something along the lines of "Guantanamo detainies are awarded basic human rights."

That would sure make it sound like everything is now great for these detainees. Which is anything but the case. This is a right to district court review. The court provides no standard for detention, as the summary notes. And it's unclear how soon the district courts will hear such cases, or how they will rule. If past cases are any indication, the government will continue to parse rulings as widely as possible to justify their actions, or otherwise simply ignore them. Also, the damage is already done for these detainees, many of whom are suffering from severe depression, hallucinations, suicidal ideation. This is a good ruling, but maybe we should keep things in perspective, because this nightmare is far from over.
posted by naju at 3:43 PM on June 12, 2008


Oh well spotted those Supreme Court Judges... Dragging US justice into the thirteenth century.

Have they been confused about what 'habeus corpus' means for the last seven years?
posted by pompomtom at 3:45 PM on June 12, 2008 [3 favorites]


Scalia is a lunatic, authoritarian disgrace to the legal profession. He is an enemy of the Constitution he has sworn an oath to uphold.

His 25 page dissent is more horseshit from The Folks Who Brought You Bush v.Gore.

Get over it, Nino!
posted by rdone at 3:47 PM on June 12, 2008 [1 favorite]


This should have been 9-0 against the Bushies. It is terrifying that one swing vote could have meant that it is OK for the executive branch to create a constitution-free zone where the government can detain people indefinitely without any right to petition any court or see any evidence of their guilt.
posted by longsleeves at 3:48 PM on June 12, 2008 [3 favorites]


The insanity inside Guantánamo: A new report reveals that a number of prisoners – even some long ago cleared to leave – are spiraling into hallucinations, despair and suicide.
posted by homunculus at 3:49 PM on June 12, 2008


Scalia is a major embarrassment to America and American jurisprudence, the SCOTUS version of a "hanging judge."
posted by SPrintF at 3:52 PM on June 12, 2008


“The Constitution is not an instrument for the government to restrain the people, it is an instrument for the people to restrain the government - lest it come to dominate our lives and interests"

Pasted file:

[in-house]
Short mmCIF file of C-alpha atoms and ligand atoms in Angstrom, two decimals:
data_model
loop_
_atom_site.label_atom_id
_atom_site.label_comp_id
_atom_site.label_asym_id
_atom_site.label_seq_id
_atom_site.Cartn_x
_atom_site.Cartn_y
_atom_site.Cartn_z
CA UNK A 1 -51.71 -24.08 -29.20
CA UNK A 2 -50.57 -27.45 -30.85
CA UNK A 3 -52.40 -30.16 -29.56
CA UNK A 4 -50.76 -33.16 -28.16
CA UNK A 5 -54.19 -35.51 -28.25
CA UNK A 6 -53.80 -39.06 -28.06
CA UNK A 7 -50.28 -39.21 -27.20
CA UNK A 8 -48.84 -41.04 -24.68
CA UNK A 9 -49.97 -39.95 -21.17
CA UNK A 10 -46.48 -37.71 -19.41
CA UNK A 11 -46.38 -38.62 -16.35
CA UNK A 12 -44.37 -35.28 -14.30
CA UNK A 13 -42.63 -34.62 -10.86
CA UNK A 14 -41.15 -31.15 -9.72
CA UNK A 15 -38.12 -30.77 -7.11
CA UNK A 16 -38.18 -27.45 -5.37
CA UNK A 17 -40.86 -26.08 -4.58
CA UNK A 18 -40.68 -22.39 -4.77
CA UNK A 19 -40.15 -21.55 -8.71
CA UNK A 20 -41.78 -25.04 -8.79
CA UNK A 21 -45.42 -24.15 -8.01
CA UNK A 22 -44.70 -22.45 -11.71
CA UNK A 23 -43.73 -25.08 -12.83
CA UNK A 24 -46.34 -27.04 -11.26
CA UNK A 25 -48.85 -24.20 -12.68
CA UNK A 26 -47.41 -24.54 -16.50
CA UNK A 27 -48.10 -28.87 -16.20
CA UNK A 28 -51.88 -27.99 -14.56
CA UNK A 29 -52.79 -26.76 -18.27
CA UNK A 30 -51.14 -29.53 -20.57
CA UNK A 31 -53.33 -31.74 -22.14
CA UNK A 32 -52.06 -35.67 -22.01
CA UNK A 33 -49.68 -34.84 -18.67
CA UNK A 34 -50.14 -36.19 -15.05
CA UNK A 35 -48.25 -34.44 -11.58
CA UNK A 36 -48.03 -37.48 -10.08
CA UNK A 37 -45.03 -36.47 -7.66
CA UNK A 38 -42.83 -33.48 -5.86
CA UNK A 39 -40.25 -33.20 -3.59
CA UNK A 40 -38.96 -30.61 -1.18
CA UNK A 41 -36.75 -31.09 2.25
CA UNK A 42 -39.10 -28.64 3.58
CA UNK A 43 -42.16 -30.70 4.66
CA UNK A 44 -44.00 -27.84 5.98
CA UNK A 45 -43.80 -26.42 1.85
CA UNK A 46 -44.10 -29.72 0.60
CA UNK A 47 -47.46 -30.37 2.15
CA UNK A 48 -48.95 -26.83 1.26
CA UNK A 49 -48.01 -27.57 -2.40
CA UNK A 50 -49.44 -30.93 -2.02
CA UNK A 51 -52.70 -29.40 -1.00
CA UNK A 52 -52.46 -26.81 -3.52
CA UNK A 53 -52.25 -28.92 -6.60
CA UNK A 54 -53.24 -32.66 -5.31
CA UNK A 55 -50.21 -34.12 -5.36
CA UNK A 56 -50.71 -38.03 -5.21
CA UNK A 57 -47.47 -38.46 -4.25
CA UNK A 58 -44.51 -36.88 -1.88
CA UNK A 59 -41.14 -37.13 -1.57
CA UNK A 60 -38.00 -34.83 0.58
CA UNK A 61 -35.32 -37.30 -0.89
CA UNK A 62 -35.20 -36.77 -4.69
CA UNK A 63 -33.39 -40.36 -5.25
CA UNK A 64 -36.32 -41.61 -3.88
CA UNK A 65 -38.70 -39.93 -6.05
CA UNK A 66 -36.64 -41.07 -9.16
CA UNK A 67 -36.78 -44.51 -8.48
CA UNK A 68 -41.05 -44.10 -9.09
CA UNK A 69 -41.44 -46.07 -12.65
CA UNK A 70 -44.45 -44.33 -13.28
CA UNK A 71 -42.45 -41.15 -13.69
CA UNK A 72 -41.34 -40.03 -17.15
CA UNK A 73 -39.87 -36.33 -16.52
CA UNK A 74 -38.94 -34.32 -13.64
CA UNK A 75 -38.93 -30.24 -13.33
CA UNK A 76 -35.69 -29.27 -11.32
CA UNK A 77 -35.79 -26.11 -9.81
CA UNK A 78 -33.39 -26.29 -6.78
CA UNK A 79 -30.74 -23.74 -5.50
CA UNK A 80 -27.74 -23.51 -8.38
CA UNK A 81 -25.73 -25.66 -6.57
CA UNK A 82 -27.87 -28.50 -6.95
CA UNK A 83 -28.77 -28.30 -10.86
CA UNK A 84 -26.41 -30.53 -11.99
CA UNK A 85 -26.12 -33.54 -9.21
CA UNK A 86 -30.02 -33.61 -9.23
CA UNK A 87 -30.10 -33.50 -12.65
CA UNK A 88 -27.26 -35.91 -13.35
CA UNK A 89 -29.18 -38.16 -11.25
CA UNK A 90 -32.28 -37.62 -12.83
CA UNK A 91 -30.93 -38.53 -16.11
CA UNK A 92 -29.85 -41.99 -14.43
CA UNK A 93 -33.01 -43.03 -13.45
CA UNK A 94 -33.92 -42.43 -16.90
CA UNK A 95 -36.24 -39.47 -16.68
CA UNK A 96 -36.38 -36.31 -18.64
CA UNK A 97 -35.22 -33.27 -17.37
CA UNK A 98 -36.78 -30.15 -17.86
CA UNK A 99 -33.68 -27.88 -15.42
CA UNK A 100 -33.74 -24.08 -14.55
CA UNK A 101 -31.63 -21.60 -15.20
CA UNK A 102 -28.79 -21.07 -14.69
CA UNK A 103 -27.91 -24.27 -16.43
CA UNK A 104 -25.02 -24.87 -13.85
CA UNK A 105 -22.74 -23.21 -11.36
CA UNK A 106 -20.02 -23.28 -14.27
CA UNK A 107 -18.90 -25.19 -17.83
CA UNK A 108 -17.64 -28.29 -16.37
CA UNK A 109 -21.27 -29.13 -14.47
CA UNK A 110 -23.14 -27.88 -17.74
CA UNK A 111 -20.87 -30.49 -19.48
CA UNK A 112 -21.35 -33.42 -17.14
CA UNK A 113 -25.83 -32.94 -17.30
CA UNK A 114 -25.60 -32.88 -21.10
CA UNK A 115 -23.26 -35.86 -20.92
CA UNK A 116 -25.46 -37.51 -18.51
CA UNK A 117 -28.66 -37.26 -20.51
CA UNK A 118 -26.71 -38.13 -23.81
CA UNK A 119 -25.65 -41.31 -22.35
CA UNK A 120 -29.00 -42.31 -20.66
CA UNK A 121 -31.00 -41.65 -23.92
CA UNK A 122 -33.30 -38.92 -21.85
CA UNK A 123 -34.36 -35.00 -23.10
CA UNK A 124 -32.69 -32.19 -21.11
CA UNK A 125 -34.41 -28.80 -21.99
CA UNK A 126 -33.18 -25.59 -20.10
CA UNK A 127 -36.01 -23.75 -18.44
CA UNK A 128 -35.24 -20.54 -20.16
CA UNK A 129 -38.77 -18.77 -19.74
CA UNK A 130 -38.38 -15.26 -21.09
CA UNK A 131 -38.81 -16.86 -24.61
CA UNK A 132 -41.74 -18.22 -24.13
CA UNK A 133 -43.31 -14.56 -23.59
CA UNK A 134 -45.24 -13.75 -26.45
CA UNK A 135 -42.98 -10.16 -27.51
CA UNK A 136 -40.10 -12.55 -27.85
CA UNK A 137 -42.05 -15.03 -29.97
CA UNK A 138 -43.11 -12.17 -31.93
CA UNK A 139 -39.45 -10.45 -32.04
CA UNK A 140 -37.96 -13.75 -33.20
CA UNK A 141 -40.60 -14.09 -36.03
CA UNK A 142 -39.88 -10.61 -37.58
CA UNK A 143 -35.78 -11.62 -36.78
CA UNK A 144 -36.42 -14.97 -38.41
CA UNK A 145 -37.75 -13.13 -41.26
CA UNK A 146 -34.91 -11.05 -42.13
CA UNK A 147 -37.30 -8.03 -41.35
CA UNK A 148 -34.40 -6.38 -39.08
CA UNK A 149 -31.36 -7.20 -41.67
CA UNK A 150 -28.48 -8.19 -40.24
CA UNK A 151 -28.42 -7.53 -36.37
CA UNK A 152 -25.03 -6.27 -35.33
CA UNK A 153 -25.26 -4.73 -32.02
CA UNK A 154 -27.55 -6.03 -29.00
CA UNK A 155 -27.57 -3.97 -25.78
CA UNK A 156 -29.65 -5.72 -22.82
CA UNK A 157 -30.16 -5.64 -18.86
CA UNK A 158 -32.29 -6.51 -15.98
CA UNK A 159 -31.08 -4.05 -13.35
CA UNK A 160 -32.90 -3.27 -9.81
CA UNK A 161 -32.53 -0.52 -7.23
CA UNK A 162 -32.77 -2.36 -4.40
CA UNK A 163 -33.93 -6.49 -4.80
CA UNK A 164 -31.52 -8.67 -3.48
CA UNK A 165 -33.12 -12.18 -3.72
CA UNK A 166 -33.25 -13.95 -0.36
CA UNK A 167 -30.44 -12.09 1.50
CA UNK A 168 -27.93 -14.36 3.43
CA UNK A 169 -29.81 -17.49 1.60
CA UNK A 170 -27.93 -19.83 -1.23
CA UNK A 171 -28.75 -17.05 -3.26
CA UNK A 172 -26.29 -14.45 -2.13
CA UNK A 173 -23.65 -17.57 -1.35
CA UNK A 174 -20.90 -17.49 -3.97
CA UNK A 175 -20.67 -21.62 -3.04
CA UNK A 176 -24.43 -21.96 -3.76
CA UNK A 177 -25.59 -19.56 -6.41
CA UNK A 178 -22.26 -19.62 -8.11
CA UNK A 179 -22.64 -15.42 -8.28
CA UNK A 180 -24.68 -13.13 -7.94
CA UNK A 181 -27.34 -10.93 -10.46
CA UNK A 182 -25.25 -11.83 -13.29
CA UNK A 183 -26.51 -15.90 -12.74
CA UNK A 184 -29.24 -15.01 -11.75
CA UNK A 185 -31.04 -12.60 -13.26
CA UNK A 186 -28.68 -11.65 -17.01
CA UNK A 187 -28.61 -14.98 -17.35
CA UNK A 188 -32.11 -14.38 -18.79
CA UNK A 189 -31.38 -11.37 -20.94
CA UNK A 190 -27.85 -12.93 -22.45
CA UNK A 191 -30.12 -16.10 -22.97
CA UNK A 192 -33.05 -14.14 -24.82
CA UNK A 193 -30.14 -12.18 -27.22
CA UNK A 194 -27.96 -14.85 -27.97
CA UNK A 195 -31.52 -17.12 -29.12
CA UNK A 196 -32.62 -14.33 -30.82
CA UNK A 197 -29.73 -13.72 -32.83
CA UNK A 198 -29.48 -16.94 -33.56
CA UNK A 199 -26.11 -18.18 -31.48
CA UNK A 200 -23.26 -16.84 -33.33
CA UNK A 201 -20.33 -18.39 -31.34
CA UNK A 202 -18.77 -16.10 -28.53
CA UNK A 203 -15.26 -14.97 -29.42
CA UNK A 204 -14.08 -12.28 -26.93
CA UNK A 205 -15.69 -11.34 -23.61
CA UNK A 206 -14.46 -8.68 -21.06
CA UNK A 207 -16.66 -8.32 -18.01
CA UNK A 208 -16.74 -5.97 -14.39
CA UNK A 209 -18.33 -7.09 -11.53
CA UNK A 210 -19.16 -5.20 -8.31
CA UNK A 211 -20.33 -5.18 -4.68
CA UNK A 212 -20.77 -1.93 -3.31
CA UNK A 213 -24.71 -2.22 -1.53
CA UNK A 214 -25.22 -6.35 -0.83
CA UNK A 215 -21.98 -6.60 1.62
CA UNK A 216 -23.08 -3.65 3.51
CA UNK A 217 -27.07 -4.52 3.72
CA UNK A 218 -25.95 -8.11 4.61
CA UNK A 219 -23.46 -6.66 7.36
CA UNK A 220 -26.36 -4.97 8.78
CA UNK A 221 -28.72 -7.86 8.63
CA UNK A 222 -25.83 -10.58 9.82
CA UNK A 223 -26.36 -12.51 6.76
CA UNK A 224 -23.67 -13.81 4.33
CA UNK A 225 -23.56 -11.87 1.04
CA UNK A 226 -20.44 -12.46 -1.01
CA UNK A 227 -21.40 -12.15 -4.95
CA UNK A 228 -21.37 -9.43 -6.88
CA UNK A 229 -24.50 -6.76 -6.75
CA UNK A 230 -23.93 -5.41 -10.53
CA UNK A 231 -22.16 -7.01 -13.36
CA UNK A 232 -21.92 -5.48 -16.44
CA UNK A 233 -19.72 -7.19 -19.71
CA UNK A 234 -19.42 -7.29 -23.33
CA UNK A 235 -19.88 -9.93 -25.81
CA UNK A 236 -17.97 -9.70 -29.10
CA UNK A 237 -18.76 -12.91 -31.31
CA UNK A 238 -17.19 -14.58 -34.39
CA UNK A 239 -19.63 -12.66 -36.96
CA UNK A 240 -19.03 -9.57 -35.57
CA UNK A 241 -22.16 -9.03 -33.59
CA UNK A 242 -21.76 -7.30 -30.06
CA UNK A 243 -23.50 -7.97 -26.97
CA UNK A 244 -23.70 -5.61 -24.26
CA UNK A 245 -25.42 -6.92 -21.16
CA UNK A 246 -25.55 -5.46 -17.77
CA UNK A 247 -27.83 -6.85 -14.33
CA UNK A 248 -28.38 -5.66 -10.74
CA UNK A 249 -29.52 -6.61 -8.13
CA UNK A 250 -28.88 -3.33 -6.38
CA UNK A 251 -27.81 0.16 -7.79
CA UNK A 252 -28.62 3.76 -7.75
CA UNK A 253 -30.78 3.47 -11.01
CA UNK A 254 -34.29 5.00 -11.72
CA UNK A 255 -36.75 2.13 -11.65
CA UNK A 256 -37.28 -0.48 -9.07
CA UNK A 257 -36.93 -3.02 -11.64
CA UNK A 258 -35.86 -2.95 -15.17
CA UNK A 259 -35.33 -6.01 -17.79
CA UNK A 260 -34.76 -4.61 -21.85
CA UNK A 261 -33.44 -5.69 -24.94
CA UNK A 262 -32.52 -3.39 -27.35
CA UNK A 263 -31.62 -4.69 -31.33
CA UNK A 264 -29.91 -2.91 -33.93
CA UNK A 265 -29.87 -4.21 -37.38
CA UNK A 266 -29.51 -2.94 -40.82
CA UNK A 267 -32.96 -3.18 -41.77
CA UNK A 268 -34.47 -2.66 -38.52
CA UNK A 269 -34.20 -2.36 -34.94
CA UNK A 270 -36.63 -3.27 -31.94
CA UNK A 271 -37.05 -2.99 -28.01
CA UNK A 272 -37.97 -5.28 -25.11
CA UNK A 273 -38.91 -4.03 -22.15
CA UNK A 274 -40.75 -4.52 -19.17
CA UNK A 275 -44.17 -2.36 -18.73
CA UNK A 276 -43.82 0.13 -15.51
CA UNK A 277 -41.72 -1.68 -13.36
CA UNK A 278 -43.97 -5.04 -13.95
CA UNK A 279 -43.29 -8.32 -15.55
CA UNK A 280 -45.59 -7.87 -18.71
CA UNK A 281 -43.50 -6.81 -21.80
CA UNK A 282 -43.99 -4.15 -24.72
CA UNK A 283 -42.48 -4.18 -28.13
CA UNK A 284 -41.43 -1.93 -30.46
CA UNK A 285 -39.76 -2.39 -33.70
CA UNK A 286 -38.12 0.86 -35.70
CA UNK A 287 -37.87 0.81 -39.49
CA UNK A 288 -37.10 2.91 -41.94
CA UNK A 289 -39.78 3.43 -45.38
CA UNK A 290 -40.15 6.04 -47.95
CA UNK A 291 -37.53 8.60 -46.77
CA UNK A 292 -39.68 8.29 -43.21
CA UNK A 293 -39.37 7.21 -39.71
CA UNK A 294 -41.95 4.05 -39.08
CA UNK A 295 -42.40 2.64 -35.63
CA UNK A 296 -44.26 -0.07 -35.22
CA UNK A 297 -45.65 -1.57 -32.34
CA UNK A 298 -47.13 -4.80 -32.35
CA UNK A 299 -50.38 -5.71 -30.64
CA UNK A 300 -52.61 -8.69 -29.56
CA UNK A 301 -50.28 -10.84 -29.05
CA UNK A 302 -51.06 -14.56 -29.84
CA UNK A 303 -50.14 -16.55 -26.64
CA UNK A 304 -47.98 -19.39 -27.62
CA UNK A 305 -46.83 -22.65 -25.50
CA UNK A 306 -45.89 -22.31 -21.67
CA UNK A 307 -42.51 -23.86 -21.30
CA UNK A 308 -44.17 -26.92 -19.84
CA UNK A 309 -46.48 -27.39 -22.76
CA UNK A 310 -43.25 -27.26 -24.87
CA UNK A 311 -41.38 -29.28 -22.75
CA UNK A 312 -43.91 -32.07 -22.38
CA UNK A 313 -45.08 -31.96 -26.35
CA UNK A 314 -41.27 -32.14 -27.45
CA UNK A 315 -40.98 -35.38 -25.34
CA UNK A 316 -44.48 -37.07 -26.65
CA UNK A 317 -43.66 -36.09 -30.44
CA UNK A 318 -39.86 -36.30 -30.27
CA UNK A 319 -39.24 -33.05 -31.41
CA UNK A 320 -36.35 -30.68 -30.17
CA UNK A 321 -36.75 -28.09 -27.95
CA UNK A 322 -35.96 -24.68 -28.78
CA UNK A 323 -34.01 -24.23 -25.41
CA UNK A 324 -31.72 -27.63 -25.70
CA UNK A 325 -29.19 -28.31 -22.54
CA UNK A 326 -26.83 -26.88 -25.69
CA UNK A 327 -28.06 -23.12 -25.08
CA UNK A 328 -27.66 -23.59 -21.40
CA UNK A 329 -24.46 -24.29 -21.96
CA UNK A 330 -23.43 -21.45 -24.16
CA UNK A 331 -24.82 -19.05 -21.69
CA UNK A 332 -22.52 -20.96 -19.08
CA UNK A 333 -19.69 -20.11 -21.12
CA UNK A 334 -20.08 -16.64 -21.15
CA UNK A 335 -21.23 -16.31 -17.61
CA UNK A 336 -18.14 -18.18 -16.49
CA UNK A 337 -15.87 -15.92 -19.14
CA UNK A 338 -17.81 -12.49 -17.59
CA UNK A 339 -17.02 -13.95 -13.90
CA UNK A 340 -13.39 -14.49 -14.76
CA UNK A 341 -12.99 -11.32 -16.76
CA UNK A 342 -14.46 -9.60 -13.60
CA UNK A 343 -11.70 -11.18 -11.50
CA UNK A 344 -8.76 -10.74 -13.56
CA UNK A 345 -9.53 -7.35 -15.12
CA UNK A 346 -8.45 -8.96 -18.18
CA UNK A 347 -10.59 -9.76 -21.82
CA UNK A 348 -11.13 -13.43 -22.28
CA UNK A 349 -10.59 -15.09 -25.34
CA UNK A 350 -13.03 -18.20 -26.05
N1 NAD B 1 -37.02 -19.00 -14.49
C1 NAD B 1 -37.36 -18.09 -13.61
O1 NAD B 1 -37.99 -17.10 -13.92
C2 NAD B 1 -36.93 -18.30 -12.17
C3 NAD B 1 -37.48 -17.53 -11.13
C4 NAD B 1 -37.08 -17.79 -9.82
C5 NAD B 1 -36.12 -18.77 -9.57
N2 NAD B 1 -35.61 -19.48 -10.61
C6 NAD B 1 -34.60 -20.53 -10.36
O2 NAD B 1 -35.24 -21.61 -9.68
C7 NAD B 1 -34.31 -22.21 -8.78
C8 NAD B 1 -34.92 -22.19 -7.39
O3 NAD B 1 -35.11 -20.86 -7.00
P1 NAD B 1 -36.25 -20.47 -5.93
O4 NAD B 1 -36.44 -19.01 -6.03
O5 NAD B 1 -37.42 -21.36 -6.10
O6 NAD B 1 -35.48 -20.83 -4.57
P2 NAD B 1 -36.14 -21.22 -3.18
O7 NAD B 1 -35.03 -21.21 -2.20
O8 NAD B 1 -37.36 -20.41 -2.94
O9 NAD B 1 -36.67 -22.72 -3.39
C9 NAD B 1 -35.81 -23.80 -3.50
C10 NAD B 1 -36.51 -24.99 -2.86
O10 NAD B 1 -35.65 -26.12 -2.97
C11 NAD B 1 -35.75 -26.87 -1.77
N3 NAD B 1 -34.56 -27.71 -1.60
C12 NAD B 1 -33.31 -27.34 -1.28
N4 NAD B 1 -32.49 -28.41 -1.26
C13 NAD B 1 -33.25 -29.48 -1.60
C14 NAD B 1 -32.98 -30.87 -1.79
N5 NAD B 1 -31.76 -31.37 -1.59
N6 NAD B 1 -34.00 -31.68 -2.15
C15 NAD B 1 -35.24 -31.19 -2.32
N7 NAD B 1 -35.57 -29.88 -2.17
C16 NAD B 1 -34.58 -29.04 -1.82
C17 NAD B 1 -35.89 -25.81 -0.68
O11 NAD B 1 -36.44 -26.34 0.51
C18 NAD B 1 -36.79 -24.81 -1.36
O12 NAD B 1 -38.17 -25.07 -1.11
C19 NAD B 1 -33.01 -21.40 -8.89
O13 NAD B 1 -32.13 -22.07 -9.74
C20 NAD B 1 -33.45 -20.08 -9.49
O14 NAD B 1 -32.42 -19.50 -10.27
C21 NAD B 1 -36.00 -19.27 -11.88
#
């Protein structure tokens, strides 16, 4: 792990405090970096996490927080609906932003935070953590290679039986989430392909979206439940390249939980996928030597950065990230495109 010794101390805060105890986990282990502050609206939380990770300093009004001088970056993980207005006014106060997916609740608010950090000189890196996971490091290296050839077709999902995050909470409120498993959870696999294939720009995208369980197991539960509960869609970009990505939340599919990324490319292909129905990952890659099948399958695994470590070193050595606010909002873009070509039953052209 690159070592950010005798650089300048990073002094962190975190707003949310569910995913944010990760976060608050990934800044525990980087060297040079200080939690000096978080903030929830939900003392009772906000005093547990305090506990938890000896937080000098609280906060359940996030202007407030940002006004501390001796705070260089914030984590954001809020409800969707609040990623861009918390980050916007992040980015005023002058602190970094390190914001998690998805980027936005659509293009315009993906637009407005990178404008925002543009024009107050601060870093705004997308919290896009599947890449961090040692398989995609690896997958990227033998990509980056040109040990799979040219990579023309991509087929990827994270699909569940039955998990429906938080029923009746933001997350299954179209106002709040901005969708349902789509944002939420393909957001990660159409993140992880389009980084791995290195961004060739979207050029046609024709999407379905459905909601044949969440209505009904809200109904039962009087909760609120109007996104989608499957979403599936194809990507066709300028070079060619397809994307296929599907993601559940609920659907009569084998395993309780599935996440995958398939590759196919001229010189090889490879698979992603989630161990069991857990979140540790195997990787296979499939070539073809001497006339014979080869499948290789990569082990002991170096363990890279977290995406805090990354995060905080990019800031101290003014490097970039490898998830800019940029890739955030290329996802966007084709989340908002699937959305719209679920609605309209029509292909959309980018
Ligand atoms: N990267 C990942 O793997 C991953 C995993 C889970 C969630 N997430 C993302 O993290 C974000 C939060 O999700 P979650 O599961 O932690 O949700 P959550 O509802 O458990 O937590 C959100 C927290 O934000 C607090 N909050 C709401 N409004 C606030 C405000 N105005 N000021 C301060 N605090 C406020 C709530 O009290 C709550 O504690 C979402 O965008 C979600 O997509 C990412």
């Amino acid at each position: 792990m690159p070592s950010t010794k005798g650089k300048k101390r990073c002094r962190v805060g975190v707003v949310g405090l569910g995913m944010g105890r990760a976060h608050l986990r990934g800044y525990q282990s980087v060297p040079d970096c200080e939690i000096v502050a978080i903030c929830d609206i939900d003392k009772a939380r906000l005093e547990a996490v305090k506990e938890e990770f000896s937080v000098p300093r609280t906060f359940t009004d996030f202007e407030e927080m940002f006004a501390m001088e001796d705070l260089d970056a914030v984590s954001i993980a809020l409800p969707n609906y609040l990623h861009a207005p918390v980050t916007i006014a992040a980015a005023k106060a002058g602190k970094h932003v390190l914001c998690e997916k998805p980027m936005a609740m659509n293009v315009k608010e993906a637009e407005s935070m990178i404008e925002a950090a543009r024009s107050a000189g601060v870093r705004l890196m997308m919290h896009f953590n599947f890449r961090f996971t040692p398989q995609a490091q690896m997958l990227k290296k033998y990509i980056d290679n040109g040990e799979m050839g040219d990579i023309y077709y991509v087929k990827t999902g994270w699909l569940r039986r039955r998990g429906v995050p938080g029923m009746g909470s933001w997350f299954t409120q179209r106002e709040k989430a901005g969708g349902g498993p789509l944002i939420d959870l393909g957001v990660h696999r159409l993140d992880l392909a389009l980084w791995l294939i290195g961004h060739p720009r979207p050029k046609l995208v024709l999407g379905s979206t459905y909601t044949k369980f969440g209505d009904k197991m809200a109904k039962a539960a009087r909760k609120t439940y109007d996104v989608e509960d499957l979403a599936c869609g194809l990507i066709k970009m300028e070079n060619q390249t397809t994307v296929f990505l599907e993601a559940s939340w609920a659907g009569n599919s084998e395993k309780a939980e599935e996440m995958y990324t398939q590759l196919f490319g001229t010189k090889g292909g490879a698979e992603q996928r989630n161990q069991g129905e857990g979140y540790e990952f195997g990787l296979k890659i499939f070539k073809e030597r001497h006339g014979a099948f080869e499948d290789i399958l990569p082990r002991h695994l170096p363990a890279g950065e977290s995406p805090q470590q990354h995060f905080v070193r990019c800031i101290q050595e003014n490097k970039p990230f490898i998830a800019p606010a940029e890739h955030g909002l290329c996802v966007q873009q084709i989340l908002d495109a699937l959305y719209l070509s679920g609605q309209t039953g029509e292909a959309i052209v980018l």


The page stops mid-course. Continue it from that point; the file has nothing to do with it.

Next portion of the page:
posted by Bighappyfunhouse at 3:53 PM on June 12, 2008 [4 favorites]


The cynic in my wonders how long it will be before people can't point to this ruling any more as the reason bad things happen in our country:

2012, If we hadn't overturned the Habeus Corpus thing those terrorists would have been caught before they tried to blow up that bus.

2062, If we hadn't overturned the Habeus Corpus thing those terrorists would have been caught before they tried to blow up that hover bus.
posted by quin at 3:53 PM on June 12, 2008 [3 favorites]


McCain’s Long History Of Opposing Habeas Corpus
posted by homunculus at 3:57 PM on June 12, 2008


Foreign terror suspects at Guantanamo Bay can challenge their detention in civilian courts, the US Supreme Court rules.

No shit.

I can't believe it took this long quite frankly. Congratulations for taking 6 years to rule on a very well defined point of law SCOTUS! Way to go.
posted by fshgrl at 4:02 PM on June 12, 2008 [1 favorite]


Greenwald's right, if Obama loses this thing and McCain gets in, he will make the Court solidly Republican for the next 30, 35 years. Even more if McCain follows the trend of selecting 40 year olds (Thomas was 42, remember). Even if McCain only lasts one term and a Democrat wins in 2012, the GOP will have a 7-2, or 6-3 clean majority for a long time.

then, it's really rollback time, from Miranda to Roe to this latest thing, it's all history. which, in a way, would be very interesting to observe (from a distance)
posted by matteo at 4:12 PM on June 12, 2008 [6 favorites]


Why are people bitching about the length of time it took the Supreme Court to rule on this? They just don't sit around ruling on random crap as the whim takes them, the cases they rule have to move up the judiciary path, and they don't control that beyond what they grant certiorari to themselves.
posted by Snyder at 4:25 PM on June 12, 2008